I got McDonald's today. Fourth time in three days... these Monopoly promotions have a funny way of making me buy food that I would normally have a high distaste for. Those fries aren't made out of potatoes, I swear. Of course, the hamburger isn't really made out of cow meat either, and the chicken nuggets are probably processed plastic... Actually, everything but the fries are tasty, but I digress.

On the outside of my McDonald's bag today was the relatively new advertising motif featuring the annoying "I'm lovin' it" tagline. God, seeing it written makes the three note jingle run through my brain. Anyways, mine had a cute little girl getting her hair brushed by a woman who was ostensibly her mother.

"Look mom, I'm just like you...
    ...I'm lovin' it"

My first reaction was a snide comment: "Yeah, you're gonna get fat like her too!" Of course, neither the mother nor the daughter was fat, nor Destiny's Child on the other side (I wish I was joking about Destiny's Child getting pulled for this stuff).

Of course, that was also the exact moment that I realized that... "I'm eatin' it"

After the ensuing crying fest ceased, I opened my bag and proceeded to scarf down some fries and the sandwich, all the while not noticing one crucial detail: there were no Monopoly pieces on my Diet Coke (yes, very funny, I ordered a Diet coke with my large-sized meal) or the sandwich box, both of which were advertised to have Monopoly pieces. I was outraged. For the first time in three days, I realized just what I had put into (into, and not through, this was McDonald's, not Taco Bell) my body to have a tiny shot at winning something I could most likely pay for with the cash I was wasting on the food, not to mention the medical bills. Realization turned to shock, which turned to anger, which turned to denial, which turned to acceptance, which finally coalesced into a food-induced haze of sluggishness.

Could it get any worse? Well, if I was a bit more proactive, I would have driven straight back to McDonald's and demanded an explanation. That would probably net me my deserved monopoly coupons, but would also likely put me straight on the downward spiral back to eating McDonald's again. Thus, by being lazy, I am saving myself more gluttony and heartbreak.

I'm cured. I'm not eating McDonald's again during this promotion, and probably not for a while. Thankfully, that still leaves plenty of other fast food options open; as I'm headed to New York this weekend, White Castle is in my future. It's probably a blessing that they don't have any of those around here... I'd be there all the time.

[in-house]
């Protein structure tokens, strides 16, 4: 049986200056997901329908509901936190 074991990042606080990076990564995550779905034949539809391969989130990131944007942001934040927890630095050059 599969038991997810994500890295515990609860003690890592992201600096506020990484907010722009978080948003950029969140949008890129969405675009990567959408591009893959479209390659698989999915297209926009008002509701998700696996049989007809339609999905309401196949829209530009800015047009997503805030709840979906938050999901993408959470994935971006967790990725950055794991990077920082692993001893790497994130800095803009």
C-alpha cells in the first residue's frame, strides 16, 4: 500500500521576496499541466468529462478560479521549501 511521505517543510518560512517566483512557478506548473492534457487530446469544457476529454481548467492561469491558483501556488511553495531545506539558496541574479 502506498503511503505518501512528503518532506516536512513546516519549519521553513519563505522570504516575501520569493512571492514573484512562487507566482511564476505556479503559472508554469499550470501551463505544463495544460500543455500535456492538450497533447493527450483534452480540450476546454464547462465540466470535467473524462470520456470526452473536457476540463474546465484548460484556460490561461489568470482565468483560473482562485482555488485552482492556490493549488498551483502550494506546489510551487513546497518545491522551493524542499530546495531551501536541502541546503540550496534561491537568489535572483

In which Justin ruminates about quality, length, and the state of e2.

There was discussion in the catbox today about scaring off new members. It seems that some of us disagree about everything and anything when it comes to quality. Is it okay for one node to add to another or should the new node incorporate the old node's information and supersede it? How does this change when the author of the original node is an active user (logged in within the last month)? Why do we, the voting community, seem to think that length is equitable to quality, or at least that brevity is evidence of a lack thereof?

This is my take on the matter. If a noder is active, and you think you can add to the node then go ahead. It isn't my goal to take nodes away from people that are actively contributing to the database. If the author of the node you want to supersede has been gone for over a month, feel free to supersede it and request a nuke. If your addition to a node only constitutes a sentence, /msg the author and ask him or her to add it. If you don't get a reply or if nothing happens, then try to supersede the old one. The point here is "give the original author a chance."

If you've genuinely got something to add then do it. It shouldn't matter if you're adding one paragraph or seven. Meaningful information is meaningful information, and we as voters seem to have lost sight of that. Short writeups are downvoted with reckless abandon. A short writeup doesn't mean that the subject wasn't well researched and well written. It could just mean that the subject can be adequately covered in only a paragraph's worth of text.

So next time your finger hovers above that minus sign, ask yourself why. Is it because the writeup is short? If so, decide if it adds to the node and is well-written. If so, either throw it an upvote or leave it alone. If not, consider messaging the author with tips for improvement or a link to the FAQ or the university. We're just going to keep scaring off new noders if our only feedback to their initial efforts is that minus sign and a collection of insulting softlinks.

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